However, it became clearer to me that Singaporeans, like the Scots, really enjoy having their food covered in batter and fried, which was quite fine by me. Once again, the smorgasbord continued with some Wok-Fried Chicken with Cashews and Sun Dried Chili. The decidedly sweet sauce had added depth and a hint of nuttiness provided by the cashew nuts. Although by itself a relatively genial dish, all that was needed for the chicken to gain eyebrows earing piquancy to it was to crush one of the intimidatingly long chili peppers lying sedately on top. Now, if caffeine is more your style, then the Cashew Coffee Spareribs won’t disappoint. Smothered in a rich molasses-like sauce comprised of finely ground genuine Singaporean kopi beans, the (yet again) batter-coated ribs were juicy and was a fine counterpoint for the heady coffee flavor. Even the seafood wasn’t spared the batter treatment – a dainty dish of Prawns with Lychee and Peaches was brought to our attention. Although similar to the perennial Chinese favorite, the sweet-and-sour pork/shrimp/whatever-is available-and-edible, the lychee and peach combination made the puffy shrimp dumplings possess profusely different characteristics. If Chinese sweet and sour were a coquettish tween, then the lychee and peach prawns were closer to a fresh, confident twentysomething.
Of course, the frying extended even to the rice, and the Pineapple Fried Rice with Pork Floss was a convivial partner to all the viands on display. A hodgepodge of mixed vegetables, bits of roast pork, pineapple cubes, and fried egg, the rice was also generously topped with a tousled mound of cotton candy-like pork floss. Personally, I’d have preferred fragrant plain rice to accompany our repast as its simplicity serves to bring out the essence of all the tasty victuals we supped on. Admittedly though, the pineapple fried rice with pork floss did marry many tastes and scents together in an altogether interesting and gratifying way.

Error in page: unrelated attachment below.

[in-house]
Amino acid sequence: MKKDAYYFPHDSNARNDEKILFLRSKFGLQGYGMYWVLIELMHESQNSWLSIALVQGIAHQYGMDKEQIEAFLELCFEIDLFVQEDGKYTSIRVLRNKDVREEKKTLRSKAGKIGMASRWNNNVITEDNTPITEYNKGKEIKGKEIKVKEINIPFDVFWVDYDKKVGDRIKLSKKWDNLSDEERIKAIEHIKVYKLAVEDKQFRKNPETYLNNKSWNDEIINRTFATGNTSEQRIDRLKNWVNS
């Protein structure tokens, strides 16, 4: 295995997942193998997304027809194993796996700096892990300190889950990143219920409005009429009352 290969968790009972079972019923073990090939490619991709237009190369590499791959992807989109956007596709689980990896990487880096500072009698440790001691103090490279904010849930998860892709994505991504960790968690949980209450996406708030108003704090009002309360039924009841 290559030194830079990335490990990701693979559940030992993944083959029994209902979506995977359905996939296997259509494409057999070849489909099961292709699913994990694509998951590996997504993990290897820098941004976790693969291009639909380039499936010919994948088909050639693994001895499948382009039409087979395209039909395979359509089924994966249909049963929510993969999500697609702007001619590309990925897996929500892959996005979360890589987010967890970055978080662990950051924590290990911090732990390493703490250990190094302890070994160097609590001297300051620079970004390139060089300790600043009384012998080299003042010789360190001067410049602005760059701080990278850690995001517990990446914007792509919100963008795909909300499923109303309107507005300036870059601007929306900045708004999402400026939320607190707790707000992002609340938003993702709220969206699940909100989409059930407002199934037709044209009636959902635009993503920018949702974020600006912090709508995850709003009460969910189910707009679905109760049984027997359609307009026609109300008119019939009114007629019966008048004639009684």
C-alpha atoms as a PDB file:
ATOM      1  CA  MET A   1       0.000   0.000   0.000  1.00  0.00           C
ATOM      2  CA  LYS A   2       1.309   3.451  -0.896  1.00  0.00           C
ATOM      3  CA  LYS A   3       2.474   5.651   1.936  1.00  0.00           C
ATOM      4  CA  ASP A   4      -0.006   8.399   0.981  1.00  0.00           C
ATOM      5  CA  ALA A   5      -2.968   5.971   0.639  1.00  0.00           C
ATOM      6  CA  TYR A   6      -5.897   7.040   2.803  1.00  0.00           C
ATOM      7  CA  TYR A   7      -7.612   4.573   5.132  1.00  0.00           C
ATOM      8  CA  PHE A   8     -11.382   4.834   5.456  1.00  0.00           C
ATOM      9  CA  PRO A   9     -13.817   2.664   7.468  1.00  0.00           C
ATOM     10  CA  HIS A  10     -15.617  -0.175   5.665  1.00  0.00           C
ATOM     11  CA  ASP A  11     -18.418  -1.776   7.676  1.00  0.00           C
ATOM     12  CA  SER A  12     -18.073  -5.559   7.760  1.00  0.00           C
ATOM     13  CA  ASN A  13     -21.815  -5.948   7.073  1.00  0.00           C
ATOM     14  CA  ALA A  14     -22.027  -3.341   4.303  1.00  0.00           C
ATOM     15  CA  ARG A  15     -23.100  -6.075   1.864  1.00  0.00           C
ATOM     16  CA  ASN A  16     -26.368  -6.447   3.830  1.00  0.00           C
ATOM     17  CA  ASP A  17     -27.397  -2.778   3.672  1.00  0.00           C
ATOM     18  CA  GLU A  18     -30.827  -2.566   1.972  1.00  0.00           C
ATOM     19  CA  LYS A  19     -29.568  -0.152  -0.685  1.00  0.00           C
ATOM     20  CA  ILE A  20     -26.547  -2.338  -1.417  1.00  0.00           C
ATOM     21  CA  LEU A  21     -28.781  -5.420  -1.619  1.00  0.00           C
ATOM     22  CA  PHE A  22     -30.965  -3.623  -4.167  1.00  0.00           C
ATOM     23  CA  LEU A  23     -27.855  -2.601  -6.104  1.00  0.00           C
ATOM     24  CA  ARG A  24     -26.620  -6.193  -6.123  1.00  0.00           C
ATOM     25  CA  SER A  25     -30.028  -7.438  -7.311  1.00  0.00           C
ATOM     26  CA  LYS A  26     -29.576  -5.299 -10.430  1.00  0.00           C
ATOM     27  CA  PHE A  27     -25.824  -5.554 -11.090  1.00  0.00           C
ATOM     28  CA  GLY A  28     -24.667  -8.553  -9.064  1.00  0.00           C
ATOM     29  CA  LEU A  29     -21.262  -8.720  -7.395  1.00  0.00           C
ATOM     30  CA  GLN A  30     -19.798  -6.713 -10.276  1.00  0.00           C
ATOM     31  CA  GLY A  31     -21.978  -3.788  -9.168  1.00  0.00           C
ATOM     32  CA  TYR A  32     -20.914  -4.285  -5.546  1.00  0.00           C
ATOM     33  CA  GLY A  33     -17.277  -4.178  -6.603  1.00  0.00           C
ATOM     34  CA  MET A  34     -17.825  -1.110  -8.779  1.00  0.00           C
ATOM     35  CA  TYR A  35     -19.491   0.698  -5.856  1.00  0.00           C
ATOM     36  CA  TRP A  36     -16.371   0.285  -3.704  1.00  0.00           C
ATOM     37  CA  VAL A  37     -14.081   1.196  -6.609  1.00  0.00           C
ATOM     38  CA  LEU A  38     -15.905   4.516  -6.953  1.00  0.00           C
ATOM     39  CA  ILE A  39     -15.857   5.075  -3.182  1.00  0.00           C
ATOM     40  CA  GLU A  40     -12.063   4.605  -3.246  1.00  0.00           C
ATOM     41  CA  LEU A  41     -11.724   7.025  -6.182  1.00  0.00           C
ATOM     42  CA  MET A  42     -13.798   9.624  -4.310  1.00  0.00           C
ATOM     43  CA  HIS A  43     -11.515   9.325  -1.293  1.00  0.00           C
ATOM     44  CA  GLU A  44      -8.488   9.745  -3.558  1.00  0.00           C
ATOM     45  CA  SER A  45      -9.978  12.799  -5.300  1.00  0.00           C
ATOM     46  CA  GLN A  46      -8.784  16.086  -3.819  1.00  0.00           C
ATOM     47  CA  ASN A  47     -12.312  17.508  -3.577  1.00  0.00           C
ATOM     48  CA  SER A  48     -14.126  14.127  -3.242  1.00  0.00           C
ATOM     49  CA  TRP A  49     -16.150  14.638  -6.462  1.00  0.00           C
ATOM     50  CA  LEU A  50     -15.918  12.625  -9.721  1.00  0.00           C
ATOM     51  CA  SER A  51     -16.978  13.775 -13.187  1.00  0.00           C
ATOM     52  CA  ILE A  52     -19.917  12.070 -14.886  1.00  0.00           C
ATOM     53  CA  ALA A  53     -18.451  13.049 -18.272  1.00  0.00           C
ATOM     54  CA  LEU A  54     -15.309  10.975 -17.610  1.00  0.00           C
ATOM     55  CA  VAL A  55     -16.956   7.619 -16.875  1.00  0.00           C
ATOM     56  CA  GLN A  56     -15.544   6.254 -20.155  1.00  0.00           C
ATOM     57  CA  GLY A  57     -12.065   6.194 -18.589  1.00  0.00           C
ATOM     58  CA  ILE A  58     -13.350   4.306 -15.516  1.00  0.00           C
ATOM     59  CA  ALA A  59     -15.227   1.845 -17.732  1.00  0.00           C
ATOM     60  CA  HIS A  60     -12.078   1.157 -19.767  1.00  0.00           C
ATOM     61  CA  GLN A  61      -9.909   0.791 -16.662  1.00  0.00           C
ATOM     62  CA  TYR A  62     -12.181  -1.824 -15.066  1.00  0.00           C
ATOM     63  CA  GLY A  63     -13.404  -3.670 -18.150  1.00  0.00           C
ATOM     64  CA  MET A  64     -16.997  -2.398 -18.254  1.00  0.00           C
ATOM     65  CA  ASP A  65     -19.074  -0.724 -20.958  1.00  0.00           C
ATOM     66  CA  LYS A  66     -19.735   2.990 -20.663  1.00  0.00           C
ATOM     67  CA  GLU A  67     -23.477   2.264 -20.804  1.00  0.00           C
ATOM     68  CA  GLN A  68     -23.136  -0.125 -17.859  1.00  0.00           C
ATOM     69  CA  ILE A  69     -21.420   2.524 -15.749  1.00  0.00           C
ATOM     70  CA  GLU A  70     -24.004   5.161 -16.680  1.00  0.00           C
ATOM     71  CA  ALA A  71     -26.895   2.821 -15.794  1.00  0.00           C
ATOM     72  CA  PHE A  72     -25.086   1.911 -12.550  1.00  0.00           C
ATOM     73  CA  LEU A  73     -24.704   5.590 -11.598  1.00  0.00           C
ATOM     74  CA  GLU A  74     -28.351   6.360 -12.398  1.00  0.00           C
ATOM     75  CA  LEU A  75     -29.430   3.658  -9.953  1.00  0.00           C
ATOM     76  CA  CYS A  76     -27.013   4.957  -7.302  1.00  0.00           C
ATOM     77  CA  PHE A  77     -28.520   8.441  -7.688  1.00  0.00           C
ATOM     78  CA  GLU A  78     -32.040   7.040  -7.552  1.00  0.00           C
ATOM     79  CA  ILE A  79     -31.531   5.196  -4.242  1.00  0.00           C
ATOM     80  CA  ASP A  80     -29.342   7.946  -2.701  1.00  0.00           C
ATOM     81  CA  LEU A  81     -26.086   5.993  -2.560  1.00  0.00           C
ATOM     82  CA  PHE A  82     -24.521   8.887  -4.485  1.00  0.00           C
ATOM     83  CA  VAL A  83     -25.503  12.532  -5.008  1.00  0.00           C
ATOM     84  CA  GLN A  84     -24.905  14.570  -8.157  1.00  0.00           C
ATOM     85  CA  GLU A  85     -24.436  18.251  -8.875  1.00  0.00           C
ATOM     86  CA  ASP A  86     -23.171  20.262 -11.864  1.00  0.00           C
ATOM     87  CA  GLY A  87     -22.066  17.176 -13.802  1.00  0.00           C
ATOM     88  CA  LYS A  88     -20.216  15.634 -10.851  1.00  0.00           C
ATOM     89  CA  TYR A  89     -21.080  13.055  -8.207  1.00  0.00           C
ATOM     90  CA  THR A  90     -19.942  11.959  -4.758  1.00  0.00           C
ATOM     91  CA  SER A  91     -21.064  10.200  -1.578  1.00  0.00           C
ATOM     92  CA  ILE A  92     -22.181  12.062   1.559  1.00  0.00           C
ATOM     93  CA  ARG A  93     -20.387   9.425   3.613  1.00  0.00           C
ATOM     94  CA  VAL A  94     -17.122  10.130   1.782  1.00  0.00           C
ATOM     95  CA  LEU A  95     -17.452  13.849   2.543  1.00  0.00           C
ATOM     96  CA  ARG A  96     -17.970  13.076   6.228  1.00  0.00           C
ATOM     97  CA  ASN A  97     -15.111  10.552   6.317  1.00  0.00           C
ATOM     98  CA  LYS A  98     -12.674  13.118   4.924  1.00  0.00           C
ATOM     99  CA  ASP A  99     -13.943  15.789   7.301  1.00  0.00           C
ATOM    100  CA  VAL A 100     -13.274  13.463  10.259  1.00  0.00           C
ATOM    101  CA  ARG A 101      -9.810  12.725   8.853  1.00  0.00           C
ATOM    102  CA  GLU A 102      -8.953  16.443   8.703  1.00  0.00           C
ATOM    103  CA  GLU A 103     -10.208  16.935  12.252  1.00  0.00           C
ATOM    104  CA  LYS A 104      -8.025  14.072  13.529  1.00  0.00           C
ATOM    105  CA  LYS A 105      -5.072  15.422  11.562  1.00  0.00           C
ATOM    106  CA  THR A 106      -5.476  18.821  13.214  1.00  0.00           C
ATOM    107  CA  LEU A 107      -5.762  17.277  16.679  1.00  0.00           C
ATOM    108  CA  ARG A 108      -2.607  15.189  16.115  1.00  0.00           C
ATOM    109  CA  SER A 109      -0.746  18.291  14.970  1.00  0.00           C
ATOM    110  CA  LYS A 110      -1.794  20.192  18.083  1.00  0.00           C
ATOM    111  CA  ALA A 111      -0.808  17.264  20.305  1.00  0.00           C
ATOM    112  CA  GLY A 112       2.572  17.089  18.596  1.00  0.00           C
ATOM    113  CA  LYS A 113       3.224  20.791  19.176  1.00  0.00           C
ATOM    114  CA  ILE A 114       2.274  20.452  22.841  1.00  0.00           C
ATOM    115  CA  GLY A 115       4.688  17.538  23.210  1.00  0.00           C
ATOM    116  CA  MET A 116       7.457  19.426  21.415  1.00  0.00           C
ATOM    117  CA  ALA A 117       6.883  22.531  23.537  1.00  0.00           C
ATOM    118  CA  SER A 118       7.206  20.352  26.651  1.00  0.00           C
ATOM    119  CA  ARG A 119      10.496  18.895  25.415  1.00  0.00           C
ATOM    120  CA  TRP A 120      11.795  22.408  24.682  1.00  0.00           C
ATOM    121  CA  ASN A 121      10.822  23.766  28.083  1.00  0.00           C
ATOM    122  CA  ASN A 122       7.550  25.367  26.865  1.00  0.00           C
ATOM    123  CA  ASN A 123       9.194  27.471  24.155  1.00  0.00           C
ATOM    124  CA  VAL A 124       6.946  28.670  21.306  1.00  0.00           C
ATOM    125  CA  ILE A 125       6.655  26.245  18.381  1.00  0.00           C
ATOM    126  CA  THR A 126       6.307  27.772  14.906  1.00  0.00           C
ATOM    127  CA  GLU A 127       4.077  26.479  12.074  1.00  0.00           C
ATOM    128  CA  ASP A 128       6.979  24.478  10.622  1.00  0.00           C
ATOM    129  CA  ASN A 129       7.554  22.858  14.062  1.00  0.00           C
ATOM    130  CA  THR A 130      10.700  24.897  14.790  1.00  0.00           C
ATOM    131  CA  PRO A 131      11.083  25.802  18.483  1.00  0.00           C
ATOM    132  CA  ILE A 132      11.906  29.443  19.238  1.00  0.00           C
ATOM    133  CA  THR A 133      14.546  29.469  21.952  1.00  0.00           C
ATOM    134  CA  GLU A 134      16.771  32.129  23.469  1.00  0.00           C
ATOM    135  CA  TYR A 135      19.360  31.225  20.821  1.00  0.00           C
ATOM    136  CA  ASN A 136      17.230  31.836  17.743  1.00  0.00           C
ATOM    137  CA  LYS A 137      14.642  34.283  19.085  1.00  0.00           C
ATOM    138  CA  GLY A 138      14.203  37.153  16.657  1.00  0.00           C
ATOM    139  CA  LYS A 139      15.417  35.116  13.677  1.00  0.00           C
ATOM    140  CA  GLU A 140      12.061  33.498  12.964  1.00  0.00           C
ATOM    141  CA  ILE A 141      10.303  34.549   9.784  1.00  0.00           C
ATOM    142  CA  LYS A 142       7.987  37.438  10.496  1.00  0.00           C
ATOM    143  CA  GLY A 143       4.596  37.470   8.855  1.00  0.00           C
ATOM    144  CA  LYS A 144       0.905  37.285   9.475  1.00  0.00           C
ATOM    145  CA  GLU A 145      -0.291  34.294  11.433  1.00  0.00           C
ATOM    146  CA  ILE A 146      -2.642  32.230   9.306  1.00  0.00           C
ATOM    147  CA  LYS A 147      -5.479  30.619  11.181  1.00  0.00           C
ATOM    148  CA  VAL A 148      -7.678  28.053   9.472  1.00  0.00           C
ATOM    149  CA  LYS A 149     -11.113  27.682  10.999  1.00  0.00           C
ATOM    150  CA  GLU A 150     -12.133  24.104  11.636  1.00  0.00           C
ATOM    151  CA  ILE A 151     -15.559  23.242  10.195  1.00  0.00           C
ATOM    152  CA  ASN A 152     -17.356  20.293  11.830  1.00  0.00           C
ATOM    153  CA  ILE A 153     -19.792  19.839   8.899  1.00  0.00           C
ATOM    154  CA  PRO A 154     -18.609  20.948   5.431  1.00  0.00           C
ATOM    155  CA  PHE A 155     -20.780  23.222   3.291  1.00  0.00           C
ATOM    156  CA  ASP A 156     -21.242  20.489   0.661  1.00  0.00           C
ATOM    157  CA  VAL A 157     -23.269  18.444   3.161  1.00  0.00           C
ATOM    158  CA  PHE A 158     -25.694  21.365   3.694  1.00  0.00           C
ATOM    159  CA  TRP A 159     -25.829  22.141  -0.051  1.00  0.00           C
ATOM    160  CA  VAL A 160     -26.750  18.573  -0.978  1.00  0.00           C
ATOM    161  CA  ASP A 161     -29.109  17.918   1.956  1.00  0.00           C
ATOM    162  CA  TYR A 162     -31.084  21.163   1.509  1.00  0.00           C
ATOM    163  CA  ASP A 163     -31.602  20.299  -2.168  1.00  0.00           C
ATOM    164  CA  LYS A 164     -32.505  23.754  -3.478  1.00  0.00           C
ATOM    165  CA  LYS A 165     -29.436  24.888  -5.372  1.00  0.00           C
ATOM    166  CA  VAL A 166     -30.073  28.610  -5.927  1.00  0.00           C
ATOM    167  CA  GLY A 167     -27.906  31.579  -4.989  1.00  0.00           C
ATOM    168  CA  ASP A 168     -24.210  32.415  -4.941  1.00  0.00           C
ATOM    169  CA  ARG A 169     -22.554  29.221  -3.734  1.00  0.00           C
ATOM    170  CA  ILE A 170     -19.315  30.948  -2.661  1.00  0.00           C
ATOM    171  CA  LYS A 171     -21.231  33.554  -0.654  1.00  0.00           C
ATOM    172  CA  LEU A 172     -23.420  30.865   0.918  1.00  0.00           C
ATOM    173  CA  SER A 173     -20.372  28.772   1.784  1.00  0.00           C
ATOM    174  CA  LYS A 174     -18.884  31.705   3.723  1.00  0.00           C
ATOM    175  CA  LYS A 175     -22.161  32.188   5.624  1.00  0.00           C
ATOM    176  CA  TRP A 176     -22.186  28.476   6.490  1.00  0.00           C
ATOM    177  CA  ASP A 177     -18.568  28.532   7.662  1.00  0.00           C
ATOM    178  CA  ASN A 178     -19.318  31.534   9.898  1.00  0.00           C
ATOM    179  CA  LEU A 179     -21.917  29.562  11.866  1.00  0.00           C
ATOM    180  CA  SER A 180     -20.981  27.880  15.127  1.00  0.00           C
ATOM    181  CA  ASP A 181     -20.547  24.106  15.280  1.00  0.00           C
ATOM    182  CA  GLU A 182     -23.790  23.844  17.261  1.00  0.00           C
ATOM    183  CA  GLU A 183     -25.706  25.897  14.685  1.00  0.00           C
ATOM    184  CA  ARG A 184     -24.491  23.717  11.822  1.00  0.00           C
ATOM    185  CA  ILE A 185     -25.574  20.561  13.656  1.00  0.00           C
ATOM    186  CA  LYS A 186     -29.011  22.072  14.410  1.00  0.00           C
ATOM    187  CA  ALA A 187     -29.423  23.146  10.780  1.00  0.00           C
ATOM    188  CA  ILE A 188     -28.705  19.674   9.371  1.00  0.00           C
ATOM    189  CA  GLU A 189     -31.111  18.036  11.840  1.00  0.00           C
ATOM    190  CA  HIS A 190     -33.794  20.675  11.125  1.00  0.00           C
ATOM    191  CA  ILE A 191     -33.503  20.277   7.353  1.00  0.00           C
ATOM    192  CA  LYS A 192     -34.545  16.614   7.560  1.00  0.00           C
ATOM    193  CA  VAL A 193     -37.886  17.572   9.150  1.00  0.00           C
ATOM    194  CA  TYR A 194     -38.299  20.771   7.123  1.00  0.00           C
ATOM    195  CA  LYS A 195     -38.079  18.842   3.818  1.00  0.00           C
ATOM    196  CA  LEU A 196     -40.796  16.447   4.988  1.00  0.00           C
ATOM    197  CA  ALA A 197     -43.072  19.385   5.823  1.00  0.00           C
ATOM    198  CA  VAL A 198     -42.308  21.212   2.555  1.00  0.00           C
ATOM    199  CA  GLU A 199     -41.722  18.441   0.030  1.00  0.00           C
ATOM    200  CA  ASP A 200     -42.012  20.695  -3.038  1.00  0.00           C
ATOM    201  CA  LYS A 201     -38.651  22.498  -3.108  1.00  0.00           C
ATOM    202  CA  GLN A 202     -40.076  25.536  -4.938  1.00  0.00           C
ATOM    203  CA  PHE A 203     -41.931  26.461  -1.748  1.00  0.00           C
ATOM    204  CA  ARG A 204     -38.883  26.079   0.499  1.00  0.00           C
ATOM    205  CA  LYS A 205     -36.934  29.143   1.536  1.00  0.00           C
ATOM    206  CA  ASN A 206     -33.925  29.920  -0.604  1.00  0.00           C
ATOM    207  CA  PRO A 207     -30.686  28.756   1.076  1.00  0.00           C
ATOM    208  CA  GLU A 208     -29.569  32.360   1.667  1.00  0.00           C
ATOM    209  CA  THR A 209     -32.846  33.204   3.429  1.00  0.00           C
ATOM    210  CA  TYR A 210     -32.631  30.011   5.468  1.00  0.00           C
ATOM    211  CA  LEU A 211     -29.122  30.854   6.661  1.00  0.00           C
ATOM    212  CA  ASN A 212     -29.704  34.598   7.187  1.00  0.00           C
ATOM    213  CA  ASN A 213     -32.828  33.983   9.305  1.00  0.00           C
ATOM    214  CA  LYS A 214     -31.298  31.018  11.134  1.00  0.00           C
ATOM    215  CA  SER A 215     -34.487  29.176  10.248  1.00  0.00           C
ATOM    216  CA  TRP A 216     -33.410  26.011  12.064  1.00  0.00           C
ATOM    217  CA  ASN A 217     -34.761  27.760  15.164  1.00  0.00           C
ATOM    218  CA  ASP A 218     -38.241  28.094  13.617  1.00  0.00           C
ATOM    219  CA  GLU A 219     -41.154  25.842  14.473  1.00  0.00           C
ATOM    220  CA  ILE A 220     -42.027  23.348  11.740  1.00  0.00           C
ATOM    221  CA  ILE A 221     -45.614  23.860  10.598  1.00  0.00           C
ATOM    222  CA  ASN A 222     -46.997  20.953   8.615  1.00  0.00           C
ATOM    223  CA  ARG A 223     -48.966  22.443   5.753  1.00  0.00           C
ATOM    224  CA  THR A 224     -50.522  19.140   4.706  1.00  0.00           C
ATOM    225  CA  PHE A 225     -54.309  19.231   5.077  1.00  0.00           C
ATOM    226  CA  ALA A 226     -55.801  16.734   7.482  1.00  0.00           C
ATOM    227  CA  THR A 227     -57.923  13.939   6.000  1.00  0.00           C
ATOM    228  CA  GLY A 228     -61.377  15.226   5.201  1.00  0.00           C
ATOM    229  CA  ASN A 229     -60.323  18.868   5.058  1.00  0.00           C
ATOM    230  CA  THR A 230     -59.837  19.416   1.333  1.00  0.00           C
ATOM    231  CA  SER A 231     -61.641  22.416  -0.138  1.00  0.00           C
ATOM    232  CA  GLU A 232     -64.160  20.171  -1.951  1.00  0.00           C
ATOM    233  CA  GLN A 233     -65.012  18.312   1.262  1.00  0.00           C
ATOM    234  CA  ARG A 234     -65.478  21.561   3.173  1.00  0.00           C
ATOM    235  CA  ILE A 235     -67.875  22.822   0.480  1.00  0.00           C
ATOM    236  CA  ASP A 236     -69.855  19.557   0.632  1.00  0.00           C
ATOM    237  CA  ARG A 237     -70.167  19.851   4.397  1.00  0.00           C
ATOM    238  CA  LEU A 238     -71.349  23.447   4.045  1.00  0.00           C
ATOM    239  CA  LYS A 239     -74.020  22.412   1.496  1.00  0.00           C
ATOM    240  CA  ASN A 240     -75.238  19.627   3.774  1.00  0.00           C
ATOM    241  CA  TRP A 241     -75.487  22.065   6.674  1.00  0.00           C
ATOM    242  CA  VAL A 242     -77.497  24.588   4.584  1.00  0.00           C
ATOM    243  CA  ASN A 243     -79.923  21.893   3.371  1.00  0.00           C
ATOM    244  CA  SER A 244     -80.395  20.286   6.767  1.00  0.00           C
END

Washing the whole feast down was initially a simple affair with a cup of hot jasmine tea but then a Cucumber Lime Refresher served in a tall glass was served up. With swirling bits of finely chopped cucumber, the tonic was a mix of soda and cucumber juice, lime and a hint of mint that would be welcome in the cold months and irresistibly addictive during the summer.
Your normal Hainanese Chicken dish is usually served with rice, a bowl of hot chicken broth, a bit of boiled egg and some ginger dipping sauce. For a more progressive and adventurous take on the dish, try the Hainanese Chicken Curry Noodles. The traditional Hainanese chicken broth is mixed with coconut milk and curry, turning the soup into a creamy laksa with soft, Empress Hair Thai rice noodles and chockfull of chicken slices, carrot slivers, beansprouts, Taiwan pechay and tofu loaves fried to perfection, served in a huge bowl meant for sharing. This mouthwatering mélange does have a tendency to absorb the laksa so a teapot is always on hand to replenish the soup, keeping the goodies warm, swimming lissome and loose. Lightly seasoned with chili pepper flakes, the Hainanese Chicken Curry Noodles is considerably mild for people who aren’t too fond of spicy cuisine, but I’m sure the chef can be made to adjust for more ironclad palates.